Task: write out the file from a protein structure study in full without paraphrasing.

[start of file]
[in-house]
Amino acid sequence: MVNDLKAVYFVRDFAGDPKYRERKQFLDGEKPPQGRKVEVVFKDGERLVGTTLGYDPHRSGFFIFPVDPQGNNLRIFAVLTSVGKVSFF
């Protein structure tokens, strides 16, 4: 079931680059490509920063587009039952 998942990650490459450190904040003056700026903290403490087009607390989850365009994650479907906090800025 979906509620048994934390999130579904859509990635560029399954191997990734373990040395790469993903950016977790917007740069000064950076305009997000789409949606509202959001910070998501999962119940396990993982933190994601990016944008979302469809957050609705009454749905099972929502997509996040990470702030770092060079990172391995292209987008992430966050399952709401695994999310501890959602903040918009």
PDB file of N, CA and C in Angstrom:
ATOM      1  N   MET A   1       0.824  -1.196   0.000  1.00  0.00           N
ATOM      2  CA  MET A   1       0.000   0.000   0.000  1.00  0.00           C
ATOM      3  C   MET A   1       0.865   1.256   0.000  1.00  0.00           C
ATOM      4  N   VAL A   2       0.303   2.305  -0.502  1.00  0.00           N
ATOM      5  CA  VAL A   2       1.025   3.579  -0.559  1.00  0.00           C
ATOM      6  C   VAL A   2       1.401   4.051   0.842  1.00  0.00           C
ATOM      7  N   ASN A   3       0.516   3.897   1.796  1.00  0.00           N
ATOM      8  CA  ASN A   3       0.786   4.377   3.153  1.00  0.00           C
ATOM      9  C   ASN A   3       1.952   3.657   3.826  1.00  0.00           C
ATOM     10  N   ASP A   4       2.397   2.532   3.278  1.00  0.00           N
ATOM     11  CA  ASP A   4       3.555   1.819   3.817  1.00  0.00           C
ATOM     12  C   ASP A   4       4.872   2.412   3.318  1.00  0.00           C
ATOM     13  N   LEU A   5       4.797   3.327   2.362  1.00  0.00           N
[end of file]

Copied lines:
[in-house]
Amino acid sequence: MVNDLKAVYFVRDFAGDPKYRERKQFLDGEKPPQGRKVEVVFKDGERLVGTTLGYDPHRSGFFIFPVDPQGNNLRIFAVLTSVGKVSFF
């Protein structure tokens, strides 16, 4: 079931680059490509920063587009039952 998942990650490459450190904040003056700026903290403490087009607390989850365009994650479907906090800025 979906509620048994934390999130579904859509990635560029399954191997990734373990040395790469993903950016977790917007740069000064950076305009997000789409949606509202959001910070998501999962119940396990993982933190994601990016944008979302469809957050609705009454749905099972929502997509996040990470702030770092060079990172391995292209987008992430966050399952709401695994999310501890959602903040918009």
PDB file of N, CA and C in Angstrom:
ATOM      1  N   MET A   1       0.824  -1.196   0.000  1.00  0.00           N
ATOM      2  CA  MET A   1       0.000   0.000   0.000  1.00  0.00           C
ATOM      3  C   MET A   1       0.865   1.256   0.000  1.00  0.00           C
ATOM      4  N   VAL A   2       0.303   2.305  -0.502  1.00  0.00           N
ATOM      5  CA  VAL A   2       1.025   3.579  -0.559  1.00  0.00           C
ATOM      6  C   VAL A   2       1.401   4.051   0.842  1.00  0.00           C
ATOM      7  N   ASN A   3       0.516   3.897   1.796  1.00  0.00           N
ATOM      8  CA  ASN A   3       0.786   4.377   3.153  1.00  0.00           C
ATOM      9  C   ASN A   3       1.952   3.657   3.826  1.00  0.00           C
ATOM     10  N   ASP A   4       2.397   2.532   3.278  1.00  0.00           N
ATOM     11  CA  ASP A   4       3.555   1.819   3.817  1.00  0.00           C
ATOM     12  C   ASP A   4       4.872   2.412   3.318  1.00  0.00           C
ATOM     13  N   LEU A   5       4.797   3.327   2.362  1.00  0.00           N